By Jason Michael

At the outbreak of the American Revolution, the Massachusetts royalist clergyman Mather Byles famously remarked that he would rather ‘be ruled by one tyrant three thousand miles away than by three thousand tyrants one mile away.’ And while I disagree with this reverend gentleman’s politics, the validity of his observation is undeniable. Regardless of the many benefits of social media for popular political engagement, it has dangerously amplified the tyrannical impulses of the populist imagination — and this is something we are all witnessing.

Even fools who keep silent are considered wise;
when they close their lips, they are deemed intelligent.
— Proverbs 17:28

Paul Kavanagh has written an article explaining to his readers why he will be stepping back from the 2021 Holyrood election campaign, and the experiences he has described are truly sickening. As we are all aware, Paul suffered a stroke a number of months ago and is struggling to recover. While he was in hospital, unable to receive visits from friends and loved ones due to the pandemic restrictions, he lost his beloved friend — our beloved friend — Ginger the wee ginger dug. He has described the atrocious abuse he has been getting from those who have lost patience with Nicola Sturgeon and the current leadership of the Scottish National Party; ‘vicious remarks about the disabilities’ he has been left with as a result of the stroke, comments with ‘nasty unpleasant homophobic undercurrents,’ and one twisted individual wishing he had died instead of Ginger.

Despite our present difference of opinion, I believe him. I have no reason to doubt him. I believe him for two reasons; every political commentator with a large enough online platform receives abuse, and — knowing him as I do — Paul Kavanagh is one of the finest examples of a human being I have ever encountered. The anonymity of online interaction lends itself to a degree of licence seldom experienced in the real world and gives a certain type of person a sense of entitlement to speak to others in the most despicable and deplorable ways. In the cut and thrust of passionate political campaigns these people completely lose the run of themselves and actually believe they are doing something good — something to benefit their cause — by being hateful, vile, and abusive.

It is all very well to dismiss these arseholes as ‘trolls’ and ‘haters,’ but the constant stream of abuse, negativity, and bile does get to us. We may live in a digital age, in a brave new cyber reality, but sitting in front of the screen is just a person — a creature evolved to be sensitive to the behaviour and words of others. There is only so much abuse a person can take before it becomes too much and psychologically harmful. Of course, the haters and trolls know this. This is what makes their tactic so effective and powerful. But the damage it does to the recipient and to the cause is considerable — sometimes, and more often than we may realise, it is catastrophic.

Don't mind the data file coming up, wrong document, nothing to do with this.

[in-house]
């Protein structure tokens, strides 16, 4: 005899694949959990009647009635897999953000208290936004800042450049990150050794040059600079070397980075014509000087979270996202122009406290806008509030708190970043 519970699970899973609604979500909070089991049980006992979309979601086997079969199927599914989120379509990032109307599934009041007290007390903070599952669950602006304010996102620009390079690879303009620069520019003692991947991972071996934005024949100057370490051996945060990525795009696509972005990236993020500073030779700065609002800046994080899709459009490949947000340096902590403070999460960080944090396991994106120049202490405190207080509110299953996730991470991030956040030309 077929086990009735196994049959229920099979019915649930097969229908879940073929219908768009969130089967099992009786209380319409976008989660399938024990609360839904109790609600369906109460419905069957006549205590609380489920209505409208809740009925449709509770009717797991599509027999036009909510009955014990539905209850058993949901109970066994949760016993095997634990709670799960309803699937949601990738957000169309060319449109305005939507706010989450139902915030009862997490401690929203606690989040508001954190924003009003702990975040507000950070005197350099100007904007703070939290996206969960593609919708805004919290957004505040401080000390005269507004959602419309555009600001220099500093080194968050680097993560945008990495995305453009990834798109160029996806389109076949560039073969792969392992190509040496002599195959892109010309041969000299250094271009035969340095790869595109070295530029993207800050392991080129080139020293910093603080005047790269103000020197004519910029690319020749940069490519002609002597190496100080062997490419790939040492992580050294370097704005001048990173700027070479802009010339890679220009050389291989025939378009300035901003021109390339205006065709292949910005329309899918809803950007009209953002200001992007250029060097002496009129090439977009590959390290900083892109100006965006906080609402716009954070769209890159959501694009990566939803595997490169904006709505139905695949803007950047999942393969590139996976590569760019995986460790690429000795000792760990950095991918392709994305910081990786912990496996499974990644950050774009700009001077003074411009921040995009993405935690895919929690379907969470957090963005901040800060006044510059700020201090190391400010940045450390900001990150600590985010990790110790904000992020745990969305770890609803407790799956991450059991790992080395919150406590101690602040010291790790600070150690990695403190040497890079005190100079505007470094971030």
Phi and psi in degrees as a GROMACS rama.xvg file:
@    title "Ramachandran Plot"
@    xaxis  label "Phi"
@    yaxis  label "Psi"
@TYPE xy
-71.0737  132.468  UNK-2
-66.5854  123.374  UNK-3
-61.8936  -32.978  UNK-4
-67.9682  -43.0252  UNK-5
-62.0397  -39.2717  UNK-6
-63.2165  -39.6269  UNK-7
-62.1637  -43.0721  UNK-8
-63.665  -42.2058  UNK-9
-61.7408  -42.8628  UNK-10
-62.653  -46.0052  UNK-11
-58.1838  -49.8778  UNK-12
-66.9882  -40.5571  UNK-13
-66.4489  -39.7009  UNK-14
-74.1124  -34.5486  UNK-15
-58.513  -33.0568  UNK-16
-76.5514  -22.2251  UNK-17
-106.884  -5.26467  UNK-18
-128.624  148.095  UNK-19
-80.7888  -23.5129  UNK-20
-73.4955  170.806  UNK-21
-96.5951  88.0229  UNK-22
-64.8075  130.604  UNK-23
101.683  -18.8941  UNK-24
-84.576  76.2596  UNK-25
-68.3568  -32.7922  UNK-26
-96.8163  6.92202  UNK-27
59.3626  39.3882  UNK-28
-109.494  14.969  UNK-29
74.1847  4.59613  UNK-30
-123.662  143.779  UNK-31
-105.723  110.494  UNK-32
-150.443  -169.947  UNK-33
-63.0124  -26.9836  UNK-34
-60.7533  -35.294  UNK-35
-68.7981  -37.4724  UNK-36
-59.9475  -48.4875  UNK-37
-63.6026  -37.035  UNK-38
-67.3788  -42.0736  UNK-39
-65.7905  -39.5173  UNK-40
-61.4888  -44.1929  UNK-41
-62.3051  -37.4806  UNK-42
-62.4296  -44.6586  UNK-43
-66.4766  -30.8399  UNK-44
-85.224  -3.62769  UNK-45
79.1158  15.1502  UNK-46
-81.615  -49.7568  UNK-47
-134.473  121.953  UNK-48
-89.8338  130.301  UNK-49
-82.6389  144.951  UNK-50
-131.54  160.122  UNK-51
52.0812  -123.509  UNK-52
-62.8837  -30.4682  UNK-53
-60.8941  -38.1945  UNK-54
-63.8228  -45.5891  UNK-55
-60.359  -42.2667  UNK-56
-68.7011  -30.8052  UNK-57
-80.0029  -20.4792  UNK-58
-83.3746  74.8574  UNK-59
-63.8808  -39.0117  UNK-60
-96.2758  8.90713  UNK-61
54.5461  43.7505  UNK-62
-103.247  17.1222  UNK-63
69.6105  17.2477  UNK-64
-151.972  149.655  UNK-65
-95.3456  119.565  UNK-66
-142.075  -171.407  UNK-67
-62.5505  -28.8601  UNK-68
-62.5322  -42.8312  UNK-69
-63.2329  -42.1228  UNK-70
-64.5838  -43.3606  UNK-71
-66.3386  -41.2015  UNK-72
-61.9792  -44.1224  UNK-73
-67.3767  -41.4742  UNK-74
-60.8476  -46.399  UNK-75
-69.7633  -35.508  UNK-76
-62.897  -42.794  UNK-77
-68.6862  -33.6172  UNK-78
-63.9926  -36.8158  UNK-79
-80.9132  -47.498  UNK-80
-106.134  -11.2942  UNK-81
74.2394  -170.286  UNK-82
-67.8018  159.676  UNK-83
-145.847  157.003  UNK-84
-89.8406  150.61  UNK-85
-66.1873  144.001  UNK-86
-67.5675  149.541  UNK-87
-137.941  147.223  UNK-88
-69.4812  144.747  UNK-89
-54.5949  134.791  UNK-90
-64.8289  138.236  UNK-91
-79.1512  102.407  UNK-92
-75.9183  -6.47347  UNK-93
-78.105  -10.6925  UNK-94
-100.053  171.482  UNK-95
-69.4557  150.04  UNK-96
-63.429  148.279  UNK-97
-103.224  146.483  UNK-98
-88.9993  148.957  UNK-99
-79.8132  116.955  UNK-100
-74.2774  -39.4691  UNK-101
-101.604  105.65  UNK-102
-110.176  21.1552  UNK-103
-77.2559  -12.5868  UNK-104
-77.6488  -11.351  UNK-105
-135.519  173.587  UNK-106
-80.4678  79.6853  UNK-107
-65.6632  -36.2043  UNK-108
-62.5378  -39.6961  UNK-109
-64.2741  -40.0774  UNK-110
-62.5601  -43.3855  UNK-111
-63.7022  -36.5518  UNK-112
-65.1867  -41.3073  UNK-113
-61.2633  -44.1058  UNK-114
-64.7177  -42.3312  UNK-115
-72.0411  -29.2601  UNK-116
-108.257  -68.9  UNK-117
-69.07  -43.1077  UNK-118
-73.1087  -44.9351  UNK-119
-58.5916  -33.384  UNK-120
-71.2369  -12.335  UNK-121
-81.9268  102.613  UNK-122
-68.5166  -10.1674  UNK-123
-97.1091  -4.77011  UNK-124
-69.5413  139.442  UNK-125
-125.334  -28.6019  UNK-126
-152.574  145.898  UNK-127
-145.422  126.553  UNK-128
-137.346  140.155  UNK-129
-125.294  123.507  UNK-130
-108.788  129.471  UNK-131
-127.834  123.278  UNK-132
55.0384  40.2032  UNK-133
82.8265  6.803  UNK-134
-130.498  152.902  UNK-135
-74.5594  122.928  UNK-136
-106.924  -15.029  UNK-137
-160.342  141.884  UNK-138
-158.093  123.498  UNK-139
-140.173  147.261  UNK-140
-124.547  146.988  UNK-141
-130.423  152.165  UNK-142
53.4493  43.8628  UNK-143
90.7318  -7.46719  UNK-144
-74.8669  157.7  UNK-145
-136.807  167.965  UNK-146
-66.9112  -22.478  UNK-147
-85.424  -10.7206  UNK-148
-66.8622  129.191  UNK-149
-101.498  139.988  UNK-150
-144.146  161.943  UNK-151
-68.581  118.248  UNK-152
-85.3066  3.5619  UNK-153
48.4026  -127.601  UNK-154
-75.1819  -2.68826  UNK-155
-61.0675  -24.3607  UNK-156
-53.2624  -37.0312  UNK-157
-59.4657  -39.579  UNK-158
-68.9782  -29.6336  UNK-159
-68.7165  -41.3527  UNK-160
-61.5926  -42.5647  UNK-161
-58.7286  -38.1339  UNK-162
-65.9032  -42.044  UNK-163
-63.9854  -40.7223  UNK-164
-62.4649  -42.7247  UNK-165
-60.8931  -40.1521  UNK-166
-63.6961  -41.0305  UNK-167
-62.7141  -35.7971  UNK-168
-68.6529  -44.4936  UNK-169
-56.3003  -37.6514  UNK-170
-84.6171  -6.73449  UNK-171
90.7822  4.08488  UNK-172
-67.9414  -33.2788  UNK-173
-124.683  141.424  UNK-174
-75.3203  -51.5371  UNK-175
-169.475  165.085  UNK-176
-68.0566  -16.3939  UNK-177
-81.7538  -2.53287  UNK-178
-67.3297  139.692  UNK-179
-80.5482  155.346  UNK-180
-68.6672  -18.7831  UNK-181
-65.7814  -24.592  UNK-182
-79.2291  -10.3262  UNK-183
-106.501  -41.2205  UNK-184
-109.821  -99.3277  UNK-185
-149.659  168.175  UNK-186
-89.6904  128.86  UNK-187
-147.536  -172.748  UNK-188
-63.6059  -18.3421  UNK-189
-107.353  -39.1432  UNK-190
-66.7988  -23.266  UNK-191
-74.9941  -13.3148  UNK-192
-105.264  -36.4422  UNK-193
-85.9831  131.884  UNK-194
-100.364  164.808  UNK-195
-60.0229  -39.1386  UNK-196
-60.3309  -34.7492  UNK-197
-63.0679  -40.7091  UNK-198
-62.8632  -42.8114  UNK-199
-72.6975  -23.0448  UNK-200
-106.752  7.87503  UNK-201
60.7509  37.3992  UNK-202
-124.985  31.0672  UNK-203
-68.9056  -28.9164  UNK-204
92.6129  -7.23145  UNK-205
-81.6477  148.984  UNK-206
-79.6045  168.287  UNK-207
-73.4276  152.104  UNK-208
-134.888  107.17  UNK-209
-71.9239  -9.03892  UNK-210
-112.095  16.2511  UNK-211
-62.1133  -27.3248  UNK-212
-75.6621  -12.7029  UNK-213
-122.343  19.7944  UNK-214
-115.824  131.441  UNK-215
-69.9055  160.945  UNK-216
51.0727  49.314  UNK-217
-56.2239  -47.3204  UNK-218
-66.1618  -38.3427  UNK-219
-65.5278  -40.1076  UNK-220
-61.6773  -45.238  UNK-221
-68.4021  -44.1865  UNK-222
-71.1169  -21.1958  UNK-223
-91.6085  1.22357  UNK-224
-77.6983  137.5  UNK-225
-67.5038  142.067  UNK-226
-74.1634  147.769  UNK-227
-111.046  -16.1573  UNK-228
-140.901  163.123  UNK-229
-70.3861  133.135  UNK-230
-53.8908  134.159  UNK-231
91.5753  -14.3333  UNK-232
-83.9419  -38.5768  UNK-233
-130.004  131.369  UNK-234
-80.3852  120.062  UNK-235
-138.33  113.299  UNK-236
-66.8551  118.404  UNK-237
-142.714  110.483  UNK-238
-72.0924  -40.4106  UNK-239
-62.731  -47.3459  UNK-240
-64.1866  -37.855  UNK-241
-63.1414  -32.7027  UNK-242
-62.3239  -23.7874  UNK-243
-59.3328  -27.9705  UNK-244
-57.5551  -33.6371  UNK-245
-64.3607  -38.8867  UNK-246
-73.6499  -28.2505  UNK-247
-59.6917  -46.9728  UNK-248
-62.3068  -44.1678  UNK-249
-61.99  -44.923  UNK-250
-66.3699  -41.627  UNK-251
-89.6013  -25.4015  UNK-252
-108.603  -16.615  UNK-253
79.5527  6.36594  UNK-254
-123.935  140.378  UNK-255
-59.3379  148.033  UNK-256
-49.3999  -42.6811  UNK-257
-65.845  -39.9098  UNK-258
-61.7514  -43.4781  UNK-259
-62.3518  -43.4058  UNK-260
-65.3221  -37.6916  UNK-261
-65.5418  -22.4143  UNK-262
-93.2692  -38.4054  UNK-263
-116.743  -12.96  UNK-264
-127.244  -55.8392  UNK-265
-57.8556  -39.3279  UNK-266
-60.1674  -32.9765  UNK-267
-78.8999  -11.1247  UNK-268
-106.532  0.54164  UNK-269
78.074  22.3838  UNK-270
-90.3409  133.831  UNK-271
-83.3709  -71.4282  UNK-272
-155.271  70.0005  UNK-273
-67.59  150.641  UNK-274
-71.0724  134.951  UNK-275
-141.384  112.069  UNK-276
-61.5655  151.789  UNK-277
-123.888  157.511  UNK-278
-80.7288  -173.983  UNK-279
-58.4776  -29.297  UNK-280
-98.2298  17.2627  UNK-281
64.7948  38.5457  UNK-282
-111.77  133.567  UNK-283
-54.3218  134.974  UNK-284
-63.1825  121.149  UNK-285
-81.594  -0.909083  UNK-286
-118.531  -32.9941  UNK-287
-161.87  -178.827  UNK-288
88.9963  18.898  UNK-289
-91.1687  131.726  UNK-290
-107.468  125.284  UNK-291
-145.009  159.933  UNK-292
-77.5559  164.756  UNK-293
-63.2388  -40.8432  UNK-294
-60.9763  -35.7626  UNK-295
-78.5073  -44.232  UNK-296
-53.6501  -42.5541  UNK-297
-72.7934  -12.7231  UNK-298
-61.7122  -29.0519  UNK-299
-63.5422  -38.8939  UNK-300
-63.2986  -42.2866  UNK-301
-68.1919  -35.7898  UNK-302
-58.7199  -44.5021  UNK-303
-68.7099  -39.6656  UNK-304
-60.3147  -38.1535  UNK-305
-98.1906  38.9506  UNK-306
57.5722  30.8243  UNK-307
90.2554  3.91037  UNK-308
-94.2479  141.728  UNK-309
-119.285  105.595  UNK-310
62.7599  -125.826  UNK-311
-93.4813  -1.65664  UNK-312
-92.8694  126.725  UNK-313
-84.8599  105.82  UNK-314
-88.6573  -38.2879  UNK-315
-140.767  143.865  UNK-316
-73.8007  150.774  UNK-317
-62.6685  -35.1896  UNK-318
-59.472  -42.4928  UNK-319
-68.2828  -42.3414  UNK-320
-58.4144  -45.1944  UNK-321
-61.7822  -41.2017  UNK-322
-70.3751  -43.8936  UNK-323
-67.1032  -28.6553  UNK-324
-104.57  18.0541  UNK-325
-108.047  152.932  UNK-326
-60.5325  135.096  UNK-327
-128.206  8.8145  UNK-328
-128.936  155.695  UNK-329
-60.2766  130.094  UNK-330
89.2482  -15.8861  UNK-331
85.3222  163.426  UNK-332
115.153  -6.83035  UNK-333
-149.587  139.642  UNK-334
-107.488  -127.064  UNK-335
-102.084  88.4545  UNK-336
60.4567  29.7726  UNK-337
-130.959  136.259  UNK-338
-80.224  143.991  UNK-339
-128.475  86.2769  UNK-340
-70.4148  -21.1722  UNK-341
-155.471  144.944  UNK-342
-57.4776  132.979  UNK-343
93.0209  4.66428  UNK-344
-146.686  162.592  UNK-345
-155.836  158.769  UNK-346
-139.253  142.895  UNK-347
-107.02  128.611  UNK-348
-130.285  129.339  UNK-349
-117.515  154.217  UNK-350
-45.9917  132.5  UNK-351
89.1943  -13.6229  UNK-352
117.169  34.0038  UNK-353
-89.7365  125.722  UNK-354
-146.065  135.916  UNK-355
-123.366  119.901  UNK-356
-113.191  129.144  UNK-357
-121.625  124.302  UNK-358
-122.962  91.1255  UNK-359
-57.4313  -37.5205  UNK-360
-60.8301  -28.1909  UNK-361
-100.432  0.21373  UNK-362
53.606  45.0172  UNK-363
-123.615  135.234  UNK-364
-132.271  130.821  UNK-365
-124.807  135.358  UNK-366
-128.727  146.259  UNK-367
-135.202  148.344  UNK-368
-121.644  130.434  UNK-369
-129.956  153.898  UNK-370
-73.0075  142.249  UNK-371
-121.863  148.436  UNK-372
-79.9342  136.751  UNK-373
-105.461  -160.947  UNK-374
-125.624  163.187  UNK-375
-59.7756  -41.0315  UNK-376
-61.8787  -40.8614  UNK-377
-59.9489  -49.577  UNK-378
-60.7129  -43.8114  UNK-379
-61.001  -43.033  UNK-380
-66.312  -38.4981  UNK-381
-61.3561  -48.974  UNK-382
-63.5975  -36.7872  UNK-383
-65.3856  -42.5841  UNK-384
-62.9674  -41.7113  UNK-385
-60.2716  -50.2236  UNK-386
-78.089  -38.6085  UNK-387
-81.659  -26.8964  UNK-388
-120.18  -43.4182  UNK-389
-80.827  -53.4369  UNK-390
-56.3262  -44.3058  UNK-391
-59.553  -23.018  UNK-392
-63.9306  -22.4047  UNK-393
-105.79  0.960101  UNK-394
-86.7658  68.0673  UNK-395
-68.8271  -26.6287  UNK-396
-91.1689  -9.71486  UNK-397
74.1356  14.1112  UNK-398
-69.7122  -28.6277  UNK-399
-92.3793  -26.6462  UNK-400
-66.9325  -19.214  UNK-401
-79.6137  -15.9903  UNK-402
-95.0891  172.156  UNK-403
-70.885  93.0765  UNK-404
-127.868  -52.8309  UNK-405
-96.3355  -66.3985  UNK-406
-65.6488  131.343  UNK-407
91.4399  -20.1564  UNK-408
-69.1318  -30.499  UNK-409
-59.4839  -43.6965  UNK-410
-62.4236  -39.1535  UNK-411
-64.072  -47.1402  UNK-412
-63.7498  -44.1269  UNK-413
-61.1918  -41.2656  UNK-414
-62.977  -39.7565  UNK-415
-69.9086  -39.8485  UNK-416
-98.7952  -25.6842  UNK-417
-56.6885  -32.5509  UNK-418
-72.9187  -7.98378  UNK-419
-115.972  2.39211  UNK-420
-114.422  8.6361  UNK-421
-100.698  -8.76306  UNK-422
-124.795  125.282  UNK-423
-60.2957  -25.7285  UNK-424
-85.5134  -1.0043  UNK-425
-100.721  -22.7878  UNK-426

No one needs me to remind them of the work Paul has done for independence. Without him and Stu Campbell — two very different creatures — we would have a very different independence movement. Sure, without them, we might have no independence movement at all. Agreeing with pro-independence bloggers is not a requirement for independence supporters, but the bloggers — whether we like their opinions or not — are the thought leaders of the independence movement. We each speak to our distinct — sometimes overlapping — audiences, and we put to them our thoughts and reflections on the state of play. Sometimes what we do is inform the movement, other times we challenge the movement, and even when people disagree with us we are helping people think for themselves and shape their own thoughts and opinions.

Like it or not, this is an essential element of the democratic process — and it is all the more important in a media environment entirely dominated by a mainstream media hostile to us and wholly aligned to the ideology of the British state. It may not always be apparent to the casual observer, but we have made massive personal sacrifices for the independence cause — and few more than Paul Kavanagh. Writing a thousand-word article requires research, thought, and revision. It takes me about six hours to write a blog post; that’s about thirty hours a week, 120 hours a month, and over 1,400 hours a year. I’ve been at this for six years. Paul has been at it longer. Once a month I donate about 2,000 words to iScot Magazine. Paul writes for The National and has made it his job to travel Scotland promoting the politics of independence. I suspect his stroke was one of the rewards for his tireless work for the independence cause too.

And so what, we get donations?! Right now 17 generous people donate to my Patreon account. They donate a total of about £57. But — as you can see — this is hardly a lucrative project, working out to somewhere in the region of 48p an hour. Would you take that wage? This money keeps the blog going and pays for other small projects. It doesn’t feed me. But we would do it for nothing! And why? — because we believe in independence and we believe we have a part to play in the struggle for independence. This is one of the greatest things I have done with my life. I cannot think of a more worthwhile thing to do with my time and my gifts. I really can’t — and I know it is the same for Paul Kavanagh, Peter Bell, Roddy Maclead, Iain Lawson, Grouse Beater, Stu Campbell, and all the rest. This is the stuff of passion and we are passionate about it. Give us a little credit, eh?!

What we are about is independence and the many ideas and visions of what independence means for our country. Independence is not a simple thing; it is not merely a matter of independence from England. This is about how we can achieve independence, about what kind of independence we should have, and who and what this independence will benefit etc. There are a lot of moving and complex parts to this strange dance. But right at the heart of this idea of independence is the concept of freedom — our struggle is to be free, and that means the right to be free to agree and disagree with one another. It is in reasoned argument that we are led to truth, and not stubborn intractability. Those who stand in the way of this process, who feel they can abuse people like Paul Kavanagh are no friends of reason, democracy, and independence. They are no friends of Scotland’s finest tradition. These idiots are the three thousand tyrants a mile away we can well do without.